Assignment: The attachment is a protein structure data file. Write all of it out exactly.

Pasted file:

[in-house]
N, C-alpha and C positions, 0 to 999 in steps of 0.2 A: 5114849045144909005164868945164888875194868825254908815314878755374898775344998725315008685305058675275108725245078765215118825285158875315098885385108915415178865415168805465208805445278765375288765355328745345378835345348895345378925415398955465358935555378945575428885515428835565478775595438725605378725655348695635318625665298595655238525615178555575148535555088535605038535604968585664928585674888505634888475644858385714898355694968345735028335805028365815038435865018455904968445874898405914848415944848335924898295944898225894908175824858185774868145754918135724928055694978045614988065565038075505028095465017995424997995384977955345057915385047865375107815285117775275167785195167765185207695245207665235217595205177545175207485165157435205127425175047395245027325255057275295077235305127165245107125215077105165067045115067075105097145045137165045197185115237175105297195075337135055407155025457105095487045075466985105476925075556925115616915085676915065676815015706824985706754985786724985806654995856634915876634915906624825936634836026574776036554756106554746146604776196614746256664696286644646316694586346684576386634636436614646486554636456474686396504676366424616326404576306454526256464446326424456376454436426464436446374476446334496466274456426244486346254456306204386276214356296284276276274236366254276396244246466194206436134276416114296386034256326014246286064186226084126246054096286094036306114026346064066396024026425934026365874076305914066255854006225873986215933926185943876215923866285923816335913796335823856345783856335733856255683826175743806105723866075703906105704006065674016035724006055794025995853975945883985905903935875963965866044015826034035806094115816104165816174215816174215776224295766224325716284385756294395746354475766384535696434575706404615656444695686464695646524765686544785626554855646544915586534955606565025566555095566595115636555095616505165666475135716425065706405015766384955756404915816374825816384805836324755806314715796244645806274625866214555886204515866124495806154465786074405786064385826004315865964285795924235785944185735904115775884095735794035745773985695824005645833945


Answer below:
[in-house]
N, C-alpha and C positions, 0 to 999 in steps of 0.2 A: 5114849045144909005164868945164888875194868825254908815314878755374898775344998725315008685305058675275108725245078765215118825285158875315098885385108915415178865415168805465208805445278765375288765355328745345378835345348895345378925415398955465358935555378945575428885515428835565478775595438725605378725655348695635318625665298595655238525615178555575148535555088535605038535604968585664928585674888505634888475644858385714898355694968345735028335805028365815038435865018455904968445874898405914848415944848335924898295944898225894908175824858185774868145754918135724928055694978045614988065565038075505028095465017995424997995384977955345057915385047865375107815285117775275167785195167765185207695245207665235217595205177545175207485165157435205127425175047395245027325255057275295077235305127165245107125215077105165067045115067075105097145045137165045197185115237175105297195075337135055407155025457105095487045075466985105476925075556925115616915085676915065676815015706824985706754985786724985806654995856634915876634915906624825936634836026574776036554756106554746146604776196614746256664696286644646316694586346684576386634636436614646486554636456474686396504676366424616326404576306454526256464446326424456376454436426464436446374476446334496466274456426244486346254456306204386276214356296284276276274236366254276396244246466194206436134276416114296386034256326014246286064186226084126246054096286094036306114026346064066396024026425934026365874076305914066255854006225873986215933926185943876215923866285923816335913796335823856345783856335733856255683826175743806105723866075703906105704006065674016035724006055794025995853975945883985905903935875963965866044015826034035806094115816104165816174215816174215776224295766224325716284385756294395746354475766384535696434575706404615656444695686464695646524765686544785626554855646544915586534955606565025566555095566595115636555095616505165666475135716425065706405015766384955756404915816374825816384805836324755806314715796244645806274625866214555886204515866124495806154465786074405786064385826004315865964285795924235785944185735904115775884095735794035745773985695824005645833945